|Title:||Matters of Light & Depth|
|Format:||lit mobi txt lrf|
|ePUB size:||1235 kb|
|FB2 size:||1820 kb|
|DJVU size:||1474 kb|
|Category:||Photography and Video|
|Publisher:||Lower Light Management; 1st edition (April 1, 1999)|
Author Ross Lowell is a professional cinematographer, still photographer, and occasional director and producer. Of the hundreds of documentaries, short films, and TV commercials that he has shot, directed, and produced, many have earned special recognition: an Academy Award, several addtional Academy Award nominations, Golden Eagle Awards, Emmy Awards, and Art Director's Club Awards, among others. First of all, let me say that I think this is the best book on lighting that I've read. Of course it's from the lighting man himself Ross Lowell. This is the guy that is responsible for the Lowel Light company. In the Lowel catelog, you'll find the most useful lighting equiptment you could ever ask for. This is also the guy who invented gaffer's tape. Anyway, Ross Lowell is a camera man/lighting director who's been around for a while and I really like his approach to the subject.
Matters of Light & Depth book. In addition to his own techniques, photos, and light philosophy, Ross Lowell interweaves the insights and images of distinguished lighting directors, photographers, filmmakers, and classic painters. Some of the subjects explored include: Color Temperature Matters Hearing the Light Lighting Planes Lig Creating memorable images for video, film, & stills through lighting.
Creating memorable images for video, film, & stills through lighting.
Lowell shooting a scene for Oh Brother, My Brother (1979). Lowell worked on hundreds of documentaries, short films and television commercials Contents.
Cinematography, Lighting, Photography, Video recording.
Ross Lowell was a man of many talents who had more than 25 patents to his name, created a lighting company and created gaffer tape, a staple in the camera bags of photographers and cinematographers the world over. Above is a video he participated in wherein he talks about various lighting tools and techniques
Ross Lowell was born on 10 July 1926 in New York City. He started his career as a photographer in the US Navy during World War II. In 1948, Lowell decided to study cinematography at UCLA (University of California, Los Angeles). Fresh from school, he started to work in the film and television industries. Ad. The Career of an Inventor. Also, Ross Lowell was more than an artist and technician. At the end of the 50s, documentary director Stephen E. Fleischman asked Ross Lowell to create a lightweight and discreet lighting system for a TV show. Then, Lowell imagined an articulated ball-and-clamp system to attach an RFL bulb. On the back of the light, there was a metal plate so that he could attach it to any surface, may it was permanent or not. The first Lowel-Light was born.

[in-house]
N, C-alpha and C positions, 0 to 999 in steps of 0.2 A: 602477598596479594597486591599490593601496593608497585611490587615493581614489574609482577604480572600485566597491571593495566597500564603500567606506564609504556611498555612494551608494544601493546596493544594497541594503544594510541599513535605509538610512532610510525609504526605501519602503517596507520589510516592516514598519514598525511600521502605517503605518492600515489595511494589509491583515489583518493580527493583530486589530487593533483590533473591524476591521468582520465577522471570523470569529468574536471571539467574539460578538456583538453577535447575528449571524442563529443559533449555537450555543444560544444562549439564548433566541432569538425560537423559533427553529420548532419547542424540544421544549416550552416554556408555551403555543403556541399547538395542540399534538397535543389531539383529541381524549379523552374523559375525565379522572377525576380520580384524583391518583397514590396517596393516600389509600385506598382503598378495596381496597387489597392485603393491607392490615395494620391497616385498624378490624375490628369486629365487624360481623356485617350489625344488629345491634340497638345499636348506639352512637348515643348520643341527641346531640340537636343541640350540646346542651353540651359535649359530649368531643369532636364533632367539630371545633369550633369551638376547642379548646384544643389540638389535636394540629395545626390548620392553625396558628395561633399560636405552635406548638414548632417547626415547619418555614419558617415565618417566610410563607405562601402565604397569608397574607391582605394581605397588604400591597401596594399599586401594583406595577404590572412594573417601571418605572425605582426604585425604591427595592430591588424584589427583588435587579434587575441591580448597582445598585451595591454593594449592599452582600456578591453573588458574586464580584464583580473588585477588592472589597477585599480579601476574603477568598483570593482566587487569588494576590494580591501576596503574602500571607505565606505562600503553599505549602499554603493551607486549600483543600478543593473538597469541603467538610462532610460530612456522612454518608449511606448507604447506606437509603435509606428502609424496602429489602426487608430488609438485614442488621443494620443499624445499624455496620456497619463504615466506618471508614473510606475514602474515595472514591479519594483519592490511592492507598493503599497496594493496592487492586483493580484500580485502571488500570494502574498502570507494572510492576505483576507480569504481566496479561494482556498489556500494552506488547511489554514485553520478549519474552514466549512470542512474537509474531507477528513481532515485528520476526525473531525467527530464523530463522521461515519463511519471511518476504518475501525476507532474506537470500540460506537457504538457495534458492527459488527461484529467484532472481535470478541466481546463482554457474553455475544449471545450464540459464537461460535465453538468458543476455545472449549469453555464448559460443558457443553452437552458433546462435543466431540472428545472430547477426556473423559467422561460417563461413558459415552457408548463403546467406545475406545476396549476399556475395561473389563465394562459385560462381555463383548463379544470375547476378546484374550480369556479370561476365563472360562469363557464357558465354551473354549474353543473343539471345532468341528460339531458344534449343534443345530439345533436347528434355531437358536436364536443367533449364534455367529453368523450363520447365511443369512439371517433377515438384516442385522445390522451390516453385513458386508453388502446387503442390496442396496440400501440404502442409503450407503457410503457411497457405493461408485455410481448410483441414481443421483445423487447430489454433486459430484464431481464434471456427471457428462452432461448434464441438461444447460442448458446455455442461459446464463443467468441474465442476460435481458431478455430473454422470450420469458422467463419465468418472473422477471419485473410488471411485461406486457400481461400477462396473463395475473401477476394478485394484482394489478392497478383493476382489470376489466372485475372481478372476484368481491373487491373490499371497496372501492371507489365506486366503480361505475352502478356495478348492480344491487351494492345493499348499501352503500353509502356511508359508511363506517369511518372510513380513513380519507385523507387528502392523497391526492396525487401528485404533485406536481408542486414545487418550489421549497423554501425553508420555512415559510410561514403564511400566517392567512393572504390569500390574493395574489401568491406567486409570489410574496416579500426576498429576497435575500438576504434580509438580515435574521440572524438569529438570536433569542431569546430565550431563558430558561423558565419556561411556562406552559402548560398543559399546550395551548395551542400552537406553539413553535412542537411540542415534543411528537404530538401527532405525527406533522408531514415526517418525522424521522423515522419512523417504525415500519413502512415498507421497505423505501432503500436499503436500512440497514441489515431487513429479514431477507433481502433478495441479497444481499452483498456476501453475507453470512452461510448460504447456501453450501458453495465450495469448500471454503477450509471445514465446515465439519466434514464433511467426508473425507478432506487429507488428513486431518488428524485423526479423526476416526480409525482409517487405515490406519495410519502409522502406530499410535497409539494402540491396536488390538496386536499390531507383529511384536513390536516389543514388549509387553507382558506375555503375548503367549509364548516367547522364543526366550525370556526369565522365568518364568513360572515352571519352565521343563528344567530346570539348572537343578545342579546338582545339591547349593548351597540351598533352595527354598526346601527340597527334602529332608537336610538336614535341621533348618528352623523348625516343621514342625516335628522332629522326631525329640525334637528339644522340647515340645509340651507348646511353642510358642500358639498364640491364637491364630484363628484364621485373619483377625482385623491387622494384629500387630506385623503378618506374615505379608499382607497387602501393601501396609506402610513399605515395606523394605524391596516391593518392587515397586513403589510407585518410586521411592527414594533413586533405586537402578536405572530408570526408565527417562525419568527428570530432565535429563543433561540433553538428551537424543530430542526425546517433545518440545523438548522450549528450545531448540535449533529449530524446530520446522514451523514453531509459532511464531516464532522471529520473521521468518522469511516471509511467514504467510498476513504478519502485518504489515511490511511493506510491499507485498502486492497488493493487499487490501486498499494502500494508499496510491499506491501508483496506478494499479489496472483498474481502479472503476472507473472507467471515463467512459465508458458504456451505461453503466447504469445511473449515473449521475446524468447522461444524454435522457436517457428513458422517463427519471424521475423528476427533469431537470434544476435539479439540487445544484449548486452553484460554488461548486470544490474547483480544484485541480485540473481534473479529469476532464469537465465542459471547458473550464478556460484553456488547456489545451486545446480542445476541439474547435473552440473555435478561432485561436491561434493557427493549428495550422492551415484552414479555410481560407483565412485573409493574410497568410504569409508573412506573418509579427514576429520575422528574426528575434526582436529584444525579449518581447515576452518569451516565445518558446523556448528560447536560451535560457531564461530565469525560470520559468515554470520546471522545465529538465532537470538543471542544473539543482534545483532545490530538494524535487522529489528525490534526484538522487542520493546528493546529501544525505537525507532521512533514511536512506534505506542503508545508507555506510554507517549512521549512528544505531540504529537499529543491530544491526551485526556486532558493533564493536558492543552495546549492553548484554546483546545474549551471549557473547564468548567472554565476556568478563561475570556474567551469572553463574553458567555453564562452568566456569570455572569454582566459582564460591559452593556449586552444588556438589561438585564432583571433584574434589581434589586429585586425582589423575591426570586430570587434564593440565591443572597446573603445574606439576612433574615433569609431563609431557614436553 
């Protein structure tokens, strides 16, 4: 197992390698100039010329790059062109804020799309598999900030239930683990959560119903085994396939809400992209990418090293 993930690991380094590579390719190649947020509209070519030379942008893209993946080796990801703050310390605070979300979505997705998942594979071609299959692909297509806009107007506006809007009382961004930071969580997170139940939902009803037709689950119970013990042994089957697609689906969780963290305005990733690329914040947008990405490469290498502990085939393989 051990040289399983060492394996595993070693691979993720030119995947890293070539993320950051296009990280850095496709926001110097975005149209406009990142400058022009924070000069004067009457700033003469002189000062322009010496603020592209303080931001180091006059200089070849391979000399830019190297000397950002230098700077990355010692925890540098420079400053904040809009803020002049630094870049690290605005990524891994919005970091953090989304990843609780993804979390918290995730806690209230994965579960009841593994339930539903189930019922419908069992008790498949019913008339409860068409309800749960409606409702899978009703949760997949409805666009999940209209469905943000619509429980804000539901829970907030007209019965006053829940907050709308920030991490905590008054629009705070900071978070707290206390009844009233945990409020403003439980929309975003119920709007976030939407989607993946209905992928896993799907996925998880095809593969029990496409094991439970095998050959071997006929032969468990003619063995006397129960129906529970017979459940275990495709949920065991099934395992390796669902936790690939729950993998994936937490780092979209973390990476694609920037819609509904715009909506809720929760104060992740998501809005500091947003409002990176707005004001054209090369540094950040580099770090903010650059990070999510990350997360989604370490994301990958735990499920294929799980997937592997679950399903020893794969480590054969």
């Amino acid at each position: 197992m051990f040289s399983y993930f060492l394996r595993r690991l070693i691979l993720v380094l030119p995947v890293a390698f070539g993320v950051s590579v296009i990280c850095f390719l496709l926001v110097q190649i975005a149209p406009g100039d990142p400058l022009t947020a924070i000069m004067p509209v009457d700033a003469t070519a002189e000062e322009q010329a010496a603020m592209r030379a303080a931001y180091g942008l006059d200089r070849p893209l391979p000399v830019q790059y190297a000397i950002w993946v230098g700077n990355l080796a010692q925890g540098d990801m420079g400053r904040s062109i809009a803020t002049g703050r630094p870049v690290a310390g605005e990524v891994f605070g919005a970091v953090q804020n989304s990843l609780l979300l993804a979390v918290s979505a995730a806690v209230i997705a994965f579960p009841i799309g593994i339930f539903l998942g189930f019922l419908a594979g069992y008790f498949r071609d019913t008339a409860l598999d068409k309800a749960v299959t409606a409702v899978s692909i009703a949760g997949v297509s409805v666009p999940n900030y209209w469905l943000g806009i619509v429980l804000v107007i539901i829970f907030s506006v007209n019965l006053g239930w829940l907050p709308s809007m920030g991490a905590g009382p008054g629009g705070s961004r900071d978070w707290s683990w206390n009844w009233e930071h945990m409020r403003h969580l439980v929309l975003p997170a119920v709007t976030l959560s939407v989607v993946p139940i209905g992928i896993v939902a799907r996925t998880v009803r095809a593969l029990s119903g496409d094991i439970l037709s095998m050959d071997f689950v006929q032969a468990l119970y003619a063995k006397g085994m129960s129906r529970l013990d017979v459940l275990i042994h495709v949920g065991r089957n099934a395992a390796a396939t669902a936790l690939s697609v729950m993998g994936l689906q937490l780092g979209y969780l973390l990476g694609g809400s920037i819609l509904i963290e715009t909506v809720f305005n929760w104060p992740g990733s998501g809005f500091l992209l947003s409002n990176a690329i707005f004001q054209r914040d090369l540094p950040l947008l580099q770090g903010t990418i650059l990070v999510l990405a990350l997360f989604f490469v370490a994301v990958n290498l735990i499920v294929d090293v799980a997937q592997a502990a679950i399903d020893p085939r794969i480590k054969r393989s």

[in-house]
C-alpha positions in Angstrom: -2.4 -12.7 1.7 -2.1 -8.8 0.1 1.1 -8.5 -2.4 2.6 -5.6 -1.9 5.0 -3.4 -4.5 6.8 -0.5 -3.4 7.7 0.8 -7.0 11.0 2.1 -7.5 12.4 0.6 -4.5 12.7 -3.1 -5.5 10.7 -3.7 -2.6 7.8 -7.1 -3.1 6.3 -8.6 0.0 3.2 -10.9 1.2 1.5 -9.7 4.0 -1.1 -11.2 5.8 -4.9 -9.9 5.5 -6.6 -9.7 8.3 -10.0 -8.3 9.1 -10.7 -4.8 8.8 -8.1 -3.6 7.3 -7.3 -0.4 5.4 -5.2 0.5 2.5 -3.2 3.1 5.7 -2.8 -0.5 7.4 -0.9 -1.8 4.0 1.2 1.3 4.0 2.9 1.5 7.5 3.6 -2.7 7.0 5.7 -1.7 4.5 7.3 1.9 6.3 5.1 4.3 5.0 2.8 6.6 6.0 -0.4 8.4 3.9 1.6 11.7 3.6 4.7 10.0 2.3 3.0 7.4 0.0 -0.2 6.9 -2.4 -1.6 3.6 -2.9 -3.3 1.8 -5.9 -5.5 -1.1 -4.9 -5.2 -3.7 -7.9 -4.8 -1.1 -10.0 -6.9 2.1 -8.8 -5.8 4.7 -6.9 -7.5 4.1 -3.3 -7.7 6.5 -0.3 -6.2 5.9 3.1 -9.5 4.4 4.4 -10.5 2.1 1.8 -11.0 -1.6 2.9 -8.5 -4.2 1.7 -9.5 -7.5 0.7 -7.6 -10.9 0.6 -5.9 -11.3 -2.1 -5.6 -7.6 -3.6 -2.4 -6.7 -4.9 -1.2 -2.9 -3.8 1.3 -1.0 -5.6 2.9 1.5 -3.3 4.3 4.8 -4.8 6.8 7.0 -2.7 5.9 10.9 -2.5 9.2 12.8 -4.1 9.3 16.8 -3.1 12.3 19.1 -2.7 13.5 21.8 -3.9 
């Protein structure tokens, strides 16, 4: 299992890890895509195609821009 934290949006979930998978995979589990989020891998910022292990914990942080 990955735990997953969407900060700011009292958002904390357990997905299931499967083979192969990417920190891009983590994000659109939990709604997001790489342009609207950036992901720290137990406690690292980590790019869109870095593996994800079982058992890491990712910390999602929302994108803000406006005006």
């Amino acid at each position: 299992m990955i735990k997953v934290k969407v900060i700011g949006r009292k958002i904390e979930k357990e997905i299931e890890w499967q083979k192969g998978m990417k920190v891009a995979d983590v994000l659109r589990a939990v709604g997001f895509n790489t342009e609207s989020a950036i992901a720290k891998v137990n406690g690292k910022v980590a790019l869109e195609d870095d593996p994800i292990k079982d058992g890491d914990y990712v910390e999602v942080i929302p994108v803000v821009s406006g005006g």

Matters of Light & Depth by Ross Lowell, Various. Matters of Light & Depth by Ross Lowell, Various ePub version. 1245 downloads at 34 mb/s. Matters of Light & Depth by Ross Lowell, Various PDF version. 1742 downloads at 32 mb/s. Some of the subjects explored include: Color Temperature Matters Hearing the Light Lighting Planes Lighting People Meter Matters Finessing the Light Motivating the Light Two-Light Techniques The One-Light Approach Setting Up a Small Studio Superior Exterior Lighting The Art & Craft of Lighting Craft & Art Best Ways to Achieve the Worst Lighting.
This book constitutes the refereed proceedings of the 14th Scandinavian Conference on Image Analysis, SCIA 2005, held in Joensuu, Finland in June 2005. The 124 papers presented to. .Read Online Download Full.
Lowell, who was known for his work in the film industry, also invented a swivelling ball-and-clamp system for mounting lights, and wrote a book called Matters of Light and Depth: Creating Memorable Images for Video, Film and Stills Through Lighting. He won an Academy Award for Technical Achievement in 1980 for his compact lighting system. In case you were wondering, we’re assuming that it’s from the film industry that Lowell’s famously versatile tape got its name: ‘the gaffer’ is the colloquial title given to the chief electrician in a movie or television production unit